Studying Online: Obstacles and Motivation

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When you begin an online course, you often start with high spirits and a lot of enthusiasm. Perhaps the course will help you move up in your job towards better pay. Maybe you’re simply interested in the subject of the course and want to expand your horizons.

 

Once the course is underway, though, you may begin to feel your motivation slipping away. Day to day obstacles like work, home and rest can get in the way. You may even wonder why you signed up for the course in the first place.

In online courses, personal motivation is often a key to successful completion. It will help to have a clear idea of what those motivations are. List them before you begin the class work. When motivation begins to wane you can check back on your lists, share them with others in the course and get some moral support to get the spirits high again.

Motivation questions

When you sign up for an online study course, you should make a list of questions for yourself and answer each of them honestly. The first list can be about the course itself. For example:

  • How is the course presented?
  • How is the course going to help me learn?
  • How much time will the course take from my day?
  • Can I take advantage of this course to the utmost?

Other questions will be about you as a student in the online course:

  • Why am I taking this course?
  • Why am I taking it on-line instead of attending classes?
  • What are my expectations for the course?
  • Are those expectations realistic for me?

Reviewing the list

As you work through the course, you should keep this list of questions and answers handy for easy reference. It might not be necessary to check them every day. However, if you find you have skipped a day of study or haven’t taken the time to do your homework for a certain assignment, get that list out and review it again. Decide if your original answers were correct at the time of making the list and if they remain correct when you review them.

In the case of changes in your answers or changes in your motivations, note those down as well. This document can be useful not only in keeping on track during this course: it can help you be better prepared for the next course. If you study the areas where your answers have not changed and compare them with those aspects that have changed, you can see where you need to pay more attention during online study in the future.

Catch the distractions early

Once you’ve made  a list of motivational questions and answered them, you should also prepare an accompanying list of possible distractions and obstacles that could happen once the course is underway. This list might include:

  • The kids
  • The spouse
  • The work schedule

Beside each of these distractions note a strategy to meet them. Make sure the kids are occupied during your study time with their own activities; communicate to your spouse the importance of the course; ask your boss to give you a little leeway at work. This is easier in the planning stages than once the course is underway. It will make you more prepared for the course and can help in avoiding stress and falling motivation.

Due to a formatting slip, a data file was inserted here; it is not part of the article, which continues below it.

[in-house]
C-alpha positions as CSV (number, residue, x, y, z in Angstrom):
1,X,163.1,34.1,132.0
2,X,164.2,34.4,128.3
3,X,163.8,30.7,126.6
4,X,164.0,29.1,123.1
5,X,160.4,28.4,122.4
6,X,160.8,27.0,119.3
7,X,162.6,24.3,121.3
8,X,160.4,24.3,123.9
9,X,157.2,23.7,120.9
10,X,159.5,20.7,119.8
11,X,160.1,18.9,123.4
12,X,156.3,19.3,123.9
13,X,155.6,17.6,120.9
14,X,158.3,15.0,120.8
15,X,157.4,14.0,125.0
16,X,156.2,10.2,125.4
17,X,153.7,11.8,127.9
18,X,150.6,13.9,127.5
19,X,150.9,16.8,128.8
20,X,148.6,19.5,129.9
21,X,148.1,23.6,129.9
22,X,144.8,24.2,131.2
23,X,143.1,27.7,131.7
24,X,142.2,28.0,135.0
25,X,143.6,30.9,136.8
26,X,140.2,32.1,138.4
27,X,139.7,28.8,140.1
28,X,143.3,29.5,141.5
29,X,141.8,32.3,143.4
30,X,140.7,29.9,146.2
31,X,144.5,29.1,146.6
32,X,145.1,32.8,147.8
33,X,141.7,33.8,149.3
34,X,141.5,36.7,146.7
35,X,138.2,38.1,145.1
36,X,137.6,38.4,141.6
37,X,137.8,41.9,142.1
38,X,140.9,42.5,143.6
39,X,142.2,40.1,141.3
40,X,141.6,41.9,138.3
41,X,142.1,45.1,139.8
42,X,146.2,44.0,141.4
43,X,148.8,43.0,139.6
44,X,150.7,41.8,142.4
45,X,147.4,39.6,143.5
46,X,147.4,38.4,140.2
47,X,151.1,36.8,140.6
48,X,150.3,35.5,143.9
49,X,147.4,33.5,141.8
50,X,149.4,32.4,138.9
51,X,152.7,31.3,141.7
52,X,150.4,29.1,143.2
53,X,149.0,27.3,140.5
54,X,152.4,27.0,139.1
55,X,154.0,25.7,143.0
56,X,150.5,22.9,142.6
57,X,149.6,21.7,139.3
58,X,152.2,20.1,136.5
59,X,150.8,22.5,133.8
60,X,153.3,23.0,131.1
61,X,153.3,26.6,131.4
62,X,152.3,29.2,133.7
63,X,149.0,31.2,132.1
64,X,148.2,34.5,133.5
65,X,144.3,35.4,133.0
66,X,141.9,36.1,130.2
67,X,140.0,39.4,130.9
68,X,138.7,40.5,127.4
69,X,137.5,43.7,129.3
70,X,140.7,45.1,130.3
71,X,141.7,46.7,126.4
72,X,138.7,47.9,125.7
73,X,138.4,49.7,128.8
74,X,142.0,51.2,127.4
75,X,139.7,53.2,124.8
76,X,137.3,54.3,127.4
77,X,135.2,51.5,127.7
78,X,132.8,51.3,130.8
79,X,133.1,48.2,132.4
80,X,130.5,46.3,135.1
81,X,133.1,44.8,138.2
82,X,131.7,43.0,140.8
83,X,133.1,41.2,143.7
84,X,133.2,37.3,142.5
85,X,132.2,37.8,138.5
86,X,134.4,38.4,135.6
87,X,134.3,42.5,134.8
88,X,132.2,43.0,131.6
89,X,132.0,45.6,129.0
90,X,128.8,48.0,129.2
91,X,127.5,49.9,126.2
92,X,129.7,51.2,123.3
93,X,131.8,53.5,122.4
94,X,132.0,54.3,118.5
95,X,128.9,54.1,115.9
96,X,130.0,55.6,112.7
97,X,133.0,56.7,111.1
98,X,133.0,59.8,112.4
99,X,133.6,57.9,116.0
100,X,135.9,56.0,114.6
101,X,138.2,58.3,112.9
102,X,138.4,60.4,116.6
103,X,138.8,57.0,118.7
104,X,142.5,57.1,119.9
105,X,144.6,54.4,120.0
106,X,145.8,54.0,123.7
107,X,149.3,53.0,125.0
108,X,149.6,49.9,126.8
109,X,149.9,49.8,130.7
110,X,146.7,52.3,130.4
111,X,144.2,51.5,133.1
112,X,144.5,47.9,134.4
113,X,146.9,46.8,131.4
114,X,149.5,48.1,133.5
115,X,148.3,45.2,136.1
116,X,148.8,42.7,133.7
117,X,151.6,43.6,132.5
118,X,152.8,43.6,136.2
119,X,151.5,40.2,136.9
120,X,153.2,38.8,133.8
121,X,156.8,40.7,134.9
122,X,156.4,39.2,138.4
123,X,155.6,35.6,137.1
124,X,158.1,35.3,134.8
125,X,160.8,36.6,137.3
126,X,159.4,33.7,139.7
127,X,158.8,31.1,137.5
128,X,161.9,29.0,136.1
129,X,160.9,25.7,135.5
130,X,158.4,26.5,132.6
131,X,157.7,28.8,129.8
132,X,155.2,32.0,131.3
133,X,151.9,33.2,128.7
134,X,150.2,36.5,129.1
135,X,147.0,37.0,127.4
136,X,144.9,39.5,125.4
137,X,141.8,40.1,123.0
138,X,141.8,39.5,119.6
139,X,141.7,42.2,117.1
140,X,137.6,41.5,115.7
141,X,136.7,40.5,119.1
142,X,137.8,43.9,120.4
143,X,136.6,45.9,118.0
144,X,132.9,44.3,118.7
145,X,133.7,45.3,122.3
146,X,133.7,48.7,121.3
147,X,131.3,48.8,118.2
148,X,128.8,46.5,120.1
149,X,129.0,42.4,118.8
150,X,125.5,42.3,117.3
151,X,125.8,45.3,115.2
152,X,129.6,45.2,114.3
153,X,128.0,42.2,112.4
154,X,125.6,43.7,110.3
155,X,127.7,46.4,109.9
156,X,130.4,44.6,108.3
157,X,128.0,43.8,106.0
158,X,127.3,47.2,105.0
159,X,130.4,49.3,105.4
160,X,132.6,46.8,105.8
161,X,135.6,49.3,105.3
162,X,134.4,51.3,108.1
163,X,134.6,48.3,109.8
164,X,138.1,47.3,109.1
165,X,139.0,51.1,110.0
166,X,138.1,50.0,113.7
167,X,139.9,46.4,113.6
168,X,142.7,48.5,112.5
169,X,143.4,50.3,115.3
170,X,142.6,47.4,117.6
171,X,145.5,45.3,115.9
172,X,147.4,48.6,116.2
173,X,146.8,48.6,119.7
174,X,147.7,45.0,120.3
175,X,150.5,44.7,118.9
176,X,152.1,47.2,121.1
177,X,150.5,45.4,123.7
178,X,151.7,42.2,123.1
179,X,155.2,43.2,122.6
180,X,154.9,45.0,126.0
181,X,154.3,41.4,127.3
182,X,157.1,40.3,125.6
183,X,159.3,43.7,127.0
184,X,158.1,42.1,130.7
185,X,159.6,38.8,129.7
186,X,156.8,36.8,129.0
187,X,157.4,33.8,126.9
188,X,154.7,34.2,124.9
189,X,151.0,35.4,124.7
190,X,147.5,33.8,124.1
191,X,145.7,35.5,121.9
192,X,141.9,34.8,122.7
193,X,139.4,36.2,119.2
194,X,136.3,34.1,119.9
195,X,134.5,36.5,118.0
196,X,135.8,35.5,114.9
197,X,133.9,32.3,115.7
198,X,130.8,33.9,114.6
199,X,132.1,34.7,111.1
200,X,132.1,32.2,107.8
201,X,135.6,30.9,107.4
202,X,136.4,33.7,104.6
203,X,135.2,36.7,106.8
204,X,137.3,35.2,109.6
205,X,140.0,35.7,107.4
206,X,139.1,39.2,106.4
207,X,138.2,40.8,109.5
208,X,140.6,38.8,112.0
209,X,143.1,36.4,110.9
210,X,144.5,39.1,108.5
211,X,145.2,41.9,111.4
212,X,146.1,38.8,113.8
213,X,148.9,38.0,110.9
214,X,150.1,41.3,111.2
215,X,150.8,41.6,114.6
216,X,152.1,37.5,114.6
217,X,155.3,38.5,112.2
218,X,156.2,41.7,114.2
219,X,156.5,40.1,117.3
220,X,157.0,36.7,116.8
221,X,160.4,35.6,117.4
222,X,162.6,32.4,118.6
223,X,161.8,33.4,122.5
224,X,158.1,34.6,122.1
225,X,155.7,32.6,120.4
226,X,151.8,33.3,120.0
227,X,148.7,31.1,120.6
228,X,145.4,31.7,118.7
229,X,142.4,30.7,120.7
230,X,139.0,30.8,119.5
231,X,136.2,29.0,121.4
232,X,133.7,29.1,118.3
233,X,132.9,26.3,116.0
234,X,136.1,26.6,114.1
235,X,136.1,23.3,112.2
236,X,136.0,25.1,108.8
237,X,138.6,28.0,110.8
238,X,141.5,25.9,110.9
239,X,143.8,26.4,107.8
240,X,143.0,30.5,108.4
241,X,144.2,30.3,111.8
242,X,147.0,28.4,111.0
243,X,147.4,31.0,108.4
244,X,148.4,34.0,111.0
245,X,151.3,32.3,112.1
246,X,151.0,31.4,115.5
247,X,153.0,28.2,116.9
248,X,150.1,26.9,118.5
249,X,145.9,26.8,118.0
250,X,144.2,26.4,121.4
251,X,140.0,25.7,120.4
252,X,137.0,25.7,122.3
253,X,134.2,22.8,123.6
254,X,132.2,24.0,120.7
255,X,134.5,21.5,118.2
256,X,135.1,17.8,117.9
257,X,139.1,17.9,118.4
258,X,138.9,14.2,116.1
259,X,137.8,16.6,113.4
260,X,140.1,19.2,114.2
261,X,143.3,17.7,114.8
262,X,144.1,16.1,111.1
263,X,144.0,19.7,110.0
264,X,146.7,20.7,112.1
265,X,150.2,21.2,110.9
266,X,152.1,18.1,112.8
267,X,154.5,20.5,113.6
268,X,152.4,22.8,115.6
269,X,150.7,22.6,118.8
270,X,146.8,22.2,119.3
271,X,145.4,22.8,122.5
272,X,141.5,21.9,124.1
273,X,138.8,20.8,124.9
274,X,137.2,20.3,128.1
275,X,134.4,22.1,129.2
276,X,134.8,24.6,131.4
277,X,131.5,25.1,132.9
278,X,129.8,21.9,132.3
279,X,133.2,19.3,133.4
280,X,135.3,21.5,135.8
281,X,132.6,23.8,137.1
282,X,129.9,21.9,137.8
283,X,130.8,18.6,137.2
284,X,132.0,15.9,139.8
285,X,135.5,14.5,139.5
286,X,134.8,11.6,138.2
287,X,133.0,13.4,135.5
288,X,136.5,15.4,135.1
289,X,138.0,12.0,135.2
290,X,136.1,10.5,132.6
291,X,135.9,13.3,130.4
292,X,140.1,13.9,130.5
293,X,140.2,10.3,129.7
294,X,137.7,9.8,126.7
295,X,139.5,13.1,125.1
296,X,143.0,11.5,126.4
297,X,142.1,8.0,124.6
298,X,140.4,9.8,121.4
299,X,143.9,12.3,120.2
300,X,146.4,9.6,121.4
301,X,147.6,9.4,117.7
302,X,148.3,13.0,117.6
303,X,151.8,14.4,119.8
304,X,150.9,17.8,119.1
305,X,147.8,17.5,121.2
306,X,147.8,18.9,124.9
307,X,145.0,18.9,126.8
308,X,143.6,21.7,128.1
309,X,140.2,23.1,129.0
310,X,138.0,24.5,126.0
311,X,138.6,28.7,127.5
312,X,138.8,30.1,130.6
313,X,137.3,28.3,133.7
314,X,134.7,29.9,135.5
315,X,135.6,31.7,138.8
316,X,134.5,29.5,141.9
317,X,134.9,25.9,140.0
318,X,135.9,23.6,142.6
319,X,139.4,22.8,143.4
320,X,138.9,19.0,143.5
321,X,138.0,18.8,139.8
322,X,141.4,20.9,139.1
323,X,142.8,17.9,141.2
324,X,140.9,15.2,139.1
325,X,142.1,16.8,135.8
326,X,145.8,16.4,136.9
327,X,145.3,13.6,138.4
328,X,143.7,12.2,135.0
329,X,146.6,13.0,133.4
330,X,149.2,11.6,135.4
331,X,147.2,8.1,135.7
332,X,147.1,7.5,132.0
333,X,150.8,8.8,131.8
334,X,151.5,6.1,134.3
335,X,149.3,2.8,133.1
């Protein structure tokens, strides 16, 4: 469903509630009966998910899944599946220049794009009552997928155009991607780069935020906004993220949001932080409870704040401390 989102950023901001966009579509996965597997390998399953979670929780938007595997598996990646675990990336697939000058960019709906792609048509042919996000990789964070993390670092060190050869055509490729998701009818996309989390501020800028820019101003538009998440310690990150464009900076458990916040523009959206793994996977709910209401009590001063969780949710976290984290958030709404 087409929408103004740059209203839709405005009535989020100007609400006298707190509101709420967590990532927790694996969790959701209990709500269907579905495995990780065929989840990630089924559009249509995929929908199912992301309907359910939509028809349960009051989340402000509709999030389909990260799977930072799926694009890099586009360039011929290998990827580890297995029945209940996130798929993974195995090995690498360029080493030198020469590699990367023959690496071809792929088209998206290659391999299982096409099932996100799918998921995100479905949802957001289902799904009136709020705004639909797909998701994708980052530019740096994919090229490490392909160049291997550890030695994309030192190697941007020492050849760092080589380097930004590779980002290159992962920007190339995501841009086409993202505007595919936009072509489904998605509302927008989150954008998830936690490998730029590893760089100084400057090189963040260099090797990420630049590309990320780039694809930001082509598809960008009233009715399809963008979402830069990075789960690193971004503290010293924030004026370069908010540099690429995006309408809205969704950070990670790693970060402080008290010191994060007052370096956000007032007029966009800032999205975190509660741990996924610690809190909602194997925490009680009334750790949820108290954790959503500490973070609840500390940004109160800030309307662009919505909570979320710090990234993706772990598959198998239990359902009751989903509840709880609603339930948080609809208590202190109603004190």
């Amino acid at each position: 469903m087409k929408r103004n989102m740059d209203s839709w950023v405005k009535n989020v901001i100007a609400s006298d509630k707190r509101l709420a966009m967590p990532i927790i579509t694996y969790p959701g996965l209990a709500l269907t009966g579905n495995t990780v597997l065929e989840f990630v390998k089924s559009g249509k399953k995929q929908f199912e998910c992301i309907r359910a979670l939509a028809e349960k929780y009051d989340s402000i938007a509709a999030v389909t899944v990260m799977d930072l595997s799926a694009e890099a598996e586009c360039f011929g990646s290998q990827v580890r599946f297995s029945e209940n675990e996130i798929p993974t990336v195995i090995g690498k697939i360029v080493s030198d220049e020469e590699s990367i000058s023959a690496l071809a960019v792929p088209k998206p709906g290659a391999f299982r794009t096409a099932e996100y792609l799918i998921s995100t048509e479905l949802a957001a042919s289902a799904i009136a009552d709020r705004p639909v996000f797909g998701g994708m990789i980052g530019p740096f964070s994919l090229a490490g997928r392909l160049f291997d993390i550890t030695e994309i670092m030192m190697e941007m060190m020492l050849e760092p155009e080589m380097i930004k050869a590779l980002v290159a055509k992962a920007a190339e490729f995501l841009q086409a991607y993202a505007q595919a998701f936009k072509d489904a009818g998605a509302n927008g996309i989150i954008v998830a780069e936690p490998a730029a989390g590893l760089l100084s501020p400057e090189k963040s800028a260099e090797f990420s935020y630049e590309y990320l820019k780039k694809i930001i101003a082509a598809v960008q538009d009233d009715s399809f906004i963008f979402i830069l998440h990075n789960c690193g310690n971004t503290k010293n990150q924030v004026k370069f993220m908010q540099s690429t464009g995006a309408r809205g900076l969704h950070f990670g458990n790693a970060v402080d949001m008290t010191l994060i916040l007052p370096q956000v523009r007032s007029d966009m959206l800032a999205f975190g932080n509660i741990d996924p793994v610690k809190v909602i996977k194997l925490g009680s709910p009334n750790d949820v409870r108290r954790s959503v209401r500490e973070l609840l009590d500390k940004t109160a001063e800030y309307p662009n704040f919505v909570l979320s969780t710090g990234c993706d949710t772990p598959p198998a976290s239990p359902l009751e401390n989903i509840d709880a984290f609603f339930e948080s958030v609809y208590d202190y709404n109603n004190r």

Keep your objectives attainable

One of the principle causes of dropout rates for distance learning is the setting of unattainable objectives. “Learn to play the guitar in twelve weeks” or “Become a Certified Public Accountant in 16 weeks” are sales pitches that can excite a learner at first. Once the course is begun, though, the realization that the objective promised can’t be achieved within the time frame suggested can be very discouraging. This discouragement is fatal to motivation.

When signing up for the course you should study the objectives presented in the course materials carefully. If those objectives seem reasonable to you, then you need to compare those objectives to your personal objectives. You may simply want to get through the course with a passing grade and get the certificate at the end. You may want to use the course as a stepping-stone towards a promotion in your work place. Whatever your own personal objectives, make sure that the course will realistically help you achieve them.

Motivation is what drives us in our lives. It is the source of energy that helps us get through our daily activities. If you keep your motivations clear, make them attainable and reasonable your experience during an online course can be quite rewarding. When you are prepared for distractions with strategies you can keep them at bay when they crop up. Review both your motivations and the possible distractions regularly, as part of your homework during the course. This will make you a conscientious student and can help you reach the end of the course with satisfaction.

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4 thoughts on “Studying Online: Obstacles and Motivation

    1. Hey John.

      Yes, it’s pretty easy to find information online. It’s not always easy to separate the chaff from the grain, but once you’ve gotten the hang of it, the www is a rich school.

      Like

  1. I’ve been surfing online more than 2 hours today, yet I never found any interesting article like yours. It’s pretty worth enough for me. Personally, if all webmasters and bloggers made good content as you did, the internet will be much more useful than ever before.

    Like

    1. Thanks, Jane, for your kind words. I do make an effort to “rise above” a lot of content that can be disappointing to readers. Glad you found my words useful.

      Like

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